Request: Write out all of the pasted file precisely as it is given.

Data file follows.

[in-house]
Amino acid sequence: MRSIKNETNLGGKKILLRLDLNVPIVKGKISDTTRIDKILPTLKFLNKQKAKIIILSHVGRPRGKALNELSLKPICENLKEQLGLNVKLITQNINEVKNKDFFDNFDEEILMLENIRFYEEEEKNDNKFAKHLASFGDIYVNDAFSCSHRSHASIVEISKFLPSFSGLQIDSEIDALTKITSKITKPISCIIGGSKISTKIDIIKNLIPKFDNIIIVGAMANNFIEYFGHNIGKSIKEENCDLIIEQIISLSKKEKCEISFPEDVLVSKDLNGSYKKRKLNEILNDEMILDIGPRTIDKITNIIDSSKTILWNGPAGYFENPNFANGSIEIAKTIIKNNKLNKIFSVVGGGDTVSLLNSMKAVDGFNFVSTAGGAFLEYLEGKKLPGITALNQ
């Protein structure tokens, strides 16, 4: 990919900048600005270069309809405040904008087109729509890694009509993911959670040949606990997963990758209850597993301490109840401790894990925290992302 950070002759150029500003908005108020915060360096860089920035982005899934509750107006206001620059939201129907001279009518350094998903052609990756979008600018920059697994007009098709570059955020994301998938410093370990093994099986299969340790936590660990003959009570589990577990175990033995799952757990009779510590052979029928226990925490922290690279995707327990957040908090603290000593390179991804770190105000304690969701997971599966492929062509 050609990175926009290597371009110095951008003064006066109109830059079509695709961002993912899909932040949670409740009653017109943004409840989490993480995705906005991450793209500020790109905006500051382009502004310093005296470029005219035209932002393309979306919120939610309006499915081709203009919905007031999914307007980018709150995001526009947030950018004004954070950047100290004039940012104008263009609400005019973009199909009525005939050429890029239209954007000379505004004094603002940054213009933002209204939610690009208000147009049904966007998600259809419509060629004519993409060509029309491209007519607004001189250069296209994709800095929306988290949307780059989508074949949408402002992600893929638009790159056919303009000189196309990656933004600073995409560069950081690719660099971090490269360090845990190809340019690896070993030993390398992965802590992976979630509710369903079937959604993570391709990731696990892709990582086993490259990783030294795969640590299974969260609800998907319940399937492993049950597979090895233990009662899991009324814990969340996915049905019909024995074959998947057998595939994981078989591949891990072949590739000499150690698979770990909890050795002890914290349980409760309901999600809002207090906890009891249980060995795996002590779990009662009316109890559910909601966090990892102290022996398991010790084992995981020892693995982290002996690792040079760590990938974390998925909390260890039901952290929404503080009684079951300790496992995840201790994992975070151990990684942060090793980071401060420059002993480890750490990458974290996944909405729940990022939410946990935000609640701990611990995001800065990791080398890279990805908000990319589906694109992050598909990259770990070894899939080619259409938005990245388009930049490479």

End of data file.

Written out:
[in-house]
Amino acid sequence: MRSIKNETNLGGKKILLRLDLNVPIVKGKISDTTRIDKILPTLKFLNKQKAKIIILSHVGRPRGKALNELSLKPICENLKEQLGLNVKLITQNINEVKNKDFFDNFDEEILMLENIRFYEEEEKNDNKFAKHLASFGDIYVNDAFSCSHRSHASIVEISKFLPSFSGLQIDSEIDALTKITSKITKPISCIIGGSKISTKIDIIKNLIPKFDNIIIVGAMANNFIEYFGHNIGKSIKEENCDLIIEQIISLSKKEKCEISFPEDVLVSKDLNGSYKKRKLNEILNDEMILDIGPRTIDKITNIIDSSKTILWNGPAGYFENPNFANGSIEIAKTIIKNNKLNKIFSVVGGGDTVSLLNSMKAVDGFNFVSTAGGAFLEYLEGKKLPGITALNQ
């Protein structure tokens, strides 16, 4: 990919900048600005270069309809405040904008087109729509890694009509993911959670040949606990997963990758209850597993301490109840401790894990925290992302 950070002759150029500003908005108020915060360096860089920035982005899934509750107006206001620059939201129907001279009518350094998903052609990756979008600018920059697994007009098709570059955020994301998938410093370990093994099986299969340790936590660990003959009570589990577990175990033995799952757990009779510590052979029928226990925490922290690279995707327990957040908090603290000593390179991804770190105000304690969701997971599966492929062509 050609990175926009290597371009110095951008003064006066109109830059079509695709961002993912899909932040949670409740009653017109943004409840989490993480995705906005991450793209500020790109905006500051382009502004310093005296470029005219035209932002393309979306919120939610309006499915081709203009919905007031999914307007980018709150995001526009947030950018004004954070950047100290004039940012104008263009609400005019973009199909009525005939050429890029239209954007000379505004004094603002940054213009933002209204939610690009208000147009049904966007998600259809419509060629004519993409060509029309491209007519607004001189250069296209994709800095929306988290949307780059989508074949949408402002992600893929638009790159056919303009000189196309990656933004600073995409560069950081690719660099971090490269360090845990190809340019690896070993030993390398992965802590992976979630509710369903079937959604993570391709990731696990892709990582086993490259990783030294795969640590299974969260609800998907319940399937492993049950597979090895233990009662899991009324814990969340996915049905019909024995074959998947057998595939994981078989591949891990072949590739000499150690698979770990909890050795002890914290349980409760309901999600809002207090906890009891249980060995795996002590779990009662009316109890559910909601966090990892102290022996398991010790084992995981020892693995982290002996690792040079760590990938974390998925909390260890039901952290929404503080009684079951300790496992995840201790994992975070151990990684942060090793980071401060420059002993480890750490990458974290996944909405729940990022939410946990935000609640701990611990995001800065990791080398890279990805908000990319589906694109992050598909990259770990070894899939080619259409938005990245388009930049490479």